peach trees

Asked December 10, 2020, 10:00 PM EST

How many freezing nights do we need here for peach trees? I'm considering planting a few semi-dwarfs in the shade of tall cedars. Evidently nectarines can't survive here - is that true?

Lane County Oregon

1 Response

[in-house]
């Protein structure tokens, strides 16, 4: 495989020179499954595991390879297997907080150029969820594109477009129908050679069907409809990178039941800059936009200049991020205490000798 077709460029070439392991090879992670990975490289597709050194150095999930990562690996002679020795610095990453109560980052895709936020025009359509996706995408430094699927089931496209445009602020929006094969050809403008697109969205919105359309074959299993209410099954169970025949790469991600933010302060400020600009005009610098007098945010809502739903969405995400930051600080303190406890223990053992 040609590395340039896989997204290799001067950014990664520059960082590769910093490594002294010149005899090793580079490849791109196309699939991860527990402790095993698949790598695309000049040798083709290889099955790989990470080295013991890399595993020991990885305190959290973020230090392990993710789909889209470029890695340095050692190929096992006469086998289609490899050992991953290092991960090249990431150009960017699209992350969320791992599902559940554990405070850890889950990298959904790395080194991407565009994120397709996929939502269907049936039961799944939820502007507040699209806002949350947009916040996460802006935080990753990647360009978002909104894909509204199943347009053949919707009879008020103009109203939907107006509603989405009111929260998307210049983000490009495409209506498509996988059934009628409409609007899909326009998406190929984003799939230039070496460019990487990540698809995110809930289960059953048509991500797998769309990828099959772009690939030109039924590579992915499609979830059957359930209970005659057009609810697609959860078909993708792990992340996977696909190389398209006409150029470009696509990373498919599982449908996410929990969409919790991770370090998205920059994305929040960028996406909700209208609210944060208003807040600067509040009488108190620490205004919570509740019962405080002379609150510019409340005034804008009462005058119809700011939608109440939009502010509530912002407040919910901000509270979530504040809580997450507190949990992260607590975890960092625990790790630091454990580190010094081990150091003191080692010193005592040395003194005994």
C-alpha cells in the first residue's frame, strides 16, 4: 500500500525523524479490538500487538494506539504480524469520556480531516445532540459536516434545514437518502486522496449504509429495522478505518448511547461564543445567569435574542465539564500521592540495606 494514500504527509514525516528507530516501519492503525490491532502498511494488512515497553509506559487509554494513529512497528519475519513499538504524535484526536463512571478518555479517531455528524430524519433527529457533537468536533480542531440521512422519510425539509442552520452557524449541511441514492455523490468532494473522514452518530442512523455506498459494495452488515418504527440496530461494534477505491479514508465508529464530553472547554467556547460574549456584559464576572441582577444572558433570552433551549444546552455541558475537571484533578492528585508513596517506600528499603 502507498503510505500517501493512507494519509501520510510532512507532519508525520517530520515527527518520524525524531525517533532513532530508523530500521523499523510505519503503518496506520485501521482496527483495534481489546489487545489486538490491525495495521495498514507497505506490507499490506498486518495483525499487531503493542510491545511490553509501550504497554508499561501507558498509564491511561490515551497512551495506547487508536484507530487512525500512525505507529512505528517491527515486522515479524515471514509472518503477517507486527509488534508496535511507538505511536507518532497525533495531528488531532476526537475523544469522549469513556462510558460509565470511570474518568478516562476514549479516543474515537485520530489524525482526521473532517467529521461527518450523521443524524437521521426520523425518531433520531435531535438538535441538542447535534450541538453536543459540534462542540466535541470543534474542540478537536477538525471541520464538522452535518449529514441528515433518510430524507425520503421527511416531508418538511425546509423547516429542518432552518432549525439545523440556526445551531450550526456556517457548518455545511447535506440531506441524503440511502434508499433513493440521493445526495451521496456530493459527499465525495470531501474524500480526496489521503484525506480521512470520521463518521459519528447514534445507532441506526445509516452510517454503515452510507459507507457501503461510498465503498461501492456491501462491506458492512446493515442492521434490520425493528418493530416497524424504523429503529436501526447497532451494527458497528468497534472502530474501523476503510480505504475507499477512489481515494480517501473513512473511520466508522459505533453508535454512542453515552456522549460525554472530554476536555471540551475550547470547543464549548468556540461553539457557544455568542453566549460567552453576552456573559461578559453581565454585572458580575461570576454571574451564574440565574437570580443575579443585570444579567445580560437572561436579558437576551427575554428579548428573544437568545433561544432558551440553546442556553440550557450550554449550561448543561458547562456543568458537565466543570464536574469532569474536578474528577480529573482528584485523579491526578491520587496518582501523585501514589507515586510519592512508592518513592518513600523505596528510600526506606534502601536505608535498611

Chilling refers to the number of hours below 45ºF that fruit buds need to break dormancy, set fruit and develop fruit. Most deciduous trees require from 200 to 2,000 chilling hours to break dormancy. Chill hours for peaches will vary depending on the variety, but temperatures in the Willamette Valley are cold enough during a normal winter to receive sufficient chilling for all types of deciduous fruit. However, peaches and nectarines are difficult to grow in Western Oregon due to our cold wet climate in the spring and susceptibility to insects and diseases. Nectarines bloom earlier than peaches which makes them even more susceptible to frost damage in the spring during bloom, and hence more challenging to grow. If you decide to grow peaches, I recommend selecting a variety that is resistant to peach leaf curl, one of the main diseases that impacts peach production in this region. The following peach or nectarine cultivars are offered by a variety of west coast nurseries as curl resistant: Autumn Rose, August Etter, Avalon, Avalon Pride, Charlotte, Early Charlotte, Early Crawford, Frost, Indian Free, Kreibich, Muir, Nanaimo, Oregon Curl Free, and Q-1-8. I recommend the 'Frost' peach variety, it is productive and has great tasting fruit. It was bred for this region, and has both a low chill and heat factor so it tolerates the mild Pacific Northwest climates. It is also leaf curl resistant (you still need to spray for peach leaf curl the first few years when the tree is young, but it outgrows it). For more information on growing peaches in Oregon, check out the following OSU Extension publications: and